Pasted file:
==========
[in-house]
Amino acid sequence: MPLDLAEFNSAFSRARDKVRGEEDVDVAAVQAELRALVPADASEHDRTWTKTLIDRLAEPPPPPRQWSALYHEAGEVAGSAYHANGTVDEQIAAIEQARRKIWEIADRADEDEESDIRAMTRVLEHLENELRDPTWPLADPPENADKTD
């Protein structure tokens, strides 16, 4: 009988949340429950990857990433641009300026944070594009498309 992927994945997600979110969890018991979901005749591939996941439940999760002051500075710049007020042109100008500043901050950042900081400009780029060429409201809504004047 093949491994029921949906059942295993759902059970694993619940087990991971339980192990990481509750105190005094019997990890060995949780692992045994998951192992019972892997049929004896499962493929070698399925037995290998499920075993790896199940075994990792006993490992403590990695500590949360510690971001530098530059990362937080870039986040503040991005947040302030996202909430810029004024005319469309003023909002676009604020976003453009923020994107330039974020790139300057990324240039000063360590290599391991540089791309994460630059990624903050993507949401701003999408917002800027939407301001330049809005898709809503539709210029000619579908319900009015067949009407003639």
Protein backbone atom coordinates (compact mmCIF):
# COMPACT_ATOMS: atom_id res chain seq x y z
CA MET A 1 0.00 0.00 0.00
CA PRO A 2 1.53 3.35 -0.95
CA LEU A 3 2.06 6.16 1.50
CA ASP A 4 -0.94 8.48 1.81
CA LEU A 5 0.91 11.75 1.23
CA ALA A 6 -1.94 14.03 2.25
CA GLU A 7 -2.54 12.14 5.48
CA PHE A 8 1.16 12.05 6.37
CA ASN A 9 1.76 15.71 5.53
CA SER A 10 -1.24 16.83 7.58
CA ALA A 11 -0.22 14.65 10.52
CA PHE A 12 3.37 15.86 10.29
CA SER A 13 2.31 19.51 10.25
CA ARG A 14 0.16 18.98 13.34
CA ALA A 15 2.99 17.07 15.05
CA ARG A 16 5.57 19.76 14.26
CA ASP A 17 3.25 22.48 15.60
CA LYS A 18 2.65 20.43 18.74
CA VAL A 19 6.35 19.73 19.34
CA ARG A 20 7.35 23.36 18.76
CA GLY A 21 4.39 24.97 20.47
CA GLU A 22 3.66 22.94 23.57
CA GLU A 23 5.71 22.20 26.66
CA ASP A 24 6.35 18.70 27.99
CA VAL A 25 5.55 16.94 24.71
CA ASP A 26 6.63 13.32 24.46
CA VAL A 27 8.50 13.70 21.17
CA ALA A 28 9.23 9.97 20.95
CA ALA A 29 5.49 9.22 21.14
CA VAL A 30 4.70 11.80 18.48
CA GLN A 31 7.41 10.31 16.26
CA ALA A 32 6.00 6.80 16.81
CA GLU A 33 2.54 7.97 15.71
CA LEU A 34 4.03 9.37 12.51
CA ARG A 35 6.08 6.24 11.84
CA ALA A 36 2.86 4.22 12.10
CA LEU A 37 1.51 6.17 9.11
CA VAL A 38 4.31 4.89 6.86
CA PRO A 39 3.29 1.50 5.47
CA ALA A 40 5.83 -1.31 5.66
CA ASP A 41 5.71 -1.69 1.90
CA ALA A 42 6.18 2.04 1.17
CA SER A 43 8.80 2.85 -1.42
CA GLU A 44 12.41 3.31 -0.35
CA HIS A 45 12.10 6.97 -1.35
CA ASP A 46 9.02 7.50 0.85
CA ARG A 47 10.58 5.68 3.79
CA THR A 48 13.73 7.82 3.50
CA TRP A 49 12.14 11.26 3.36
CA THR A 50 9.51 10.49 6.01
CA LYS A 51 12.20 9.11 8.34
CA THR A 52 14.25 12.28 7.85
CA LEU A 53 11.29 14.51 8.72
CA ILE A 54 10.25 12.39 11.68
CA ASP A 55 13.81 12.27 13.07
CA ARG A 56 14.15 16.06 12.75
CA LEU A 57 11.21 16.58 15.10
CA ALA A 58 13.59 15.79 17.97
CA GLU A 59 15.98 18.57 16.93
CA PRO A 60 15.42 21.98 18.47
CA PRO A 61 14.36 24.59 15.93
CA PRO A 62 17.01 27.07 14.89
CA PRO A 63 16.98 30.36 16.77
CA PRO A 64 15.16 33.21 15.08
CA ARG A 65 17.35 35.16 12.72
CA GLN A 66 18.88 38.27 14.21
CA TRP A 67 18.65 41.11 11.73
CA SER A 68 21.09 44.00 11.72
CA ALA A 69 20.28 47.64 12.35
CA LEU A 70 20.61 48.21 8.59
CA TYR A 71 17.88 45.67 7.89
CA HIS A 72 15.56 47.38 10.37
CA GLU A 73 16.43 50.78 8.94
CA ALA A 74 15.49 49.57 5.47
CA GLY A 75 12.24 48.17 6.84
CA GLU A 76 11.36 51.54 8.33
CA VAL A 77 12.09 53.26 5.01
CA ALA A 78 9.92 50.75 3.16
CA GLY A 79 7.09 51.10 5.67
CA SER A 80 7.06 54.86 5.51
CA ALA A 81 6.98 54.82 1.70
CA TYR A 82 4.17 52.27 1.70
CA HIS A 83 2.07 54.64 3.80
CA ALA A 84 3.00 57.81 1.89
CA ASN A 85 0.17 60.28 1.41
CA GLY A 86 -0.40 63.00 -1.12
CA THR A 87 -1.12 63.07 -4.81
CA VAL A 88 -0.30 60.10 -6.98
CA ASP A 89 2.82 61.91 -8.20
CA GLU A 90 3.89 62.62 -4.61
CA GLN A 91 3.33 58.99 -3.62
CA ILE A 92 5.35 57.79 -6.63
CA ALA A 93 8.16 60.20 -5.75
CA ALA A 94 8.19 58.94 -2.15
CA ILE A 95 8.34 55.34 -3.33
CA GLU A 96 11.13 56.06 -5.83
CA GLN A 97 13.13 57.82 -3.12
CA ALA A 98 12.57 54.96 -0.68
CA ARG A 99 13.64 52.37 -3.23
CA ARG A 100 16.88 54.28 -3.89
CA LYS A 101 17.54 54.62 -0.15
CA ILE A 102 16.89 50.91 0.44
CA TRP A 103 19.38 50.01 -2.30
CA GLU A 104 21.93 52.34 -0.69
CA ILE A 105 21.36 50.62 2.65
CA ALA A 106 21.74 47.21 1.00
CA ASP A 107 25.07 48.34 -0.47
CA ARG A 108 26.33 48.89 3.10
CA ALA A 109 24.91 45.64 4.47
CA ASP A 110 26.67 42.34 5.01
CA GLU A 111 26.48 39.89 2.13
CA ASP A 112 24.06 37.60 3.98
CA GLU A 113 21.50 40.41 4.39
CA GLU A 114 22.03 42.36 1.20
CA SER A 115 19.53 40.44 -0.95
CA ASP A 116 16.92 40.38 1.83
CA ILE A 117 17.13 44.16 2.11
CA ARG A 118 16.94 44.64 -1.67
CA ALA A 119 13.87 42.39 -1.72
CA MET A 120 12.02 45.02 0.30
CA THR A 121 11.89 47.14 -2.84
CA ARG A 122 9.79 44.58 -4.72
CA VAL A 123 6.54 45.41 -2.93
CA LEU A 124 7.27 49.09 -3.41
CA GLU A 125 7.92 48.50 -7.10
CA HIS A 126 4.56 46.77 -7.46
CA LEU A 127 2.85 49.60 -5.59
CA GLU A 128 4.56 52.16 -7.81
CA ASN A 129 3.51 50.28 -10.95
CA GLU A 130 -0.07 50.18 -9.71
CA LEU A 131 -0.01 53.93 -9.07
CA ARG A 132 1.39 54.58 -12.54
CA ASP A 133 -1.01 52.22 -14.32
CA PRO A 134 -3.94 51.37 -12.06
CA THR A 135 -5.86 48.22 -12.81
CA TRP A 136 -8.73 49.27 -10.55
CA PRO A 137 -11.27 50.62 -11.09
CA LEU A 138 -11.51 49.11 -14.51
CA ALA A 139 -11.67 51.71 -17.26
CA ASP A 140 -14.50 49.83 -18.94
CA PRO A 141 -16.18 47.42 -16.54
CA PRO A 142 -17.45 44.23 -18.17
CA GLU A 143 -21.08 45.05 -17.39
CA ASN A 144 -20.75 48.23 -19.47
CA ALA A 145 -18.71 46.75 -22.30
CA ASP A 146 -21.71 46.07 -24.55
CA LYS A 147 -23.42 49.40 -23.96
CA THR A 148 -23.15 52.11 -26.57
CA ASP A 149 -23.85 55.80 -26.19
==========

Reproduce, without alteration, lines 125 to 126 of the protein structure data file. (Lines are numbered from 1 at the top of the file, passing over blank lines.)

CA MET A 120 12.02 45.02 0.30
CA THR A 121 11.89 47.14 -2.84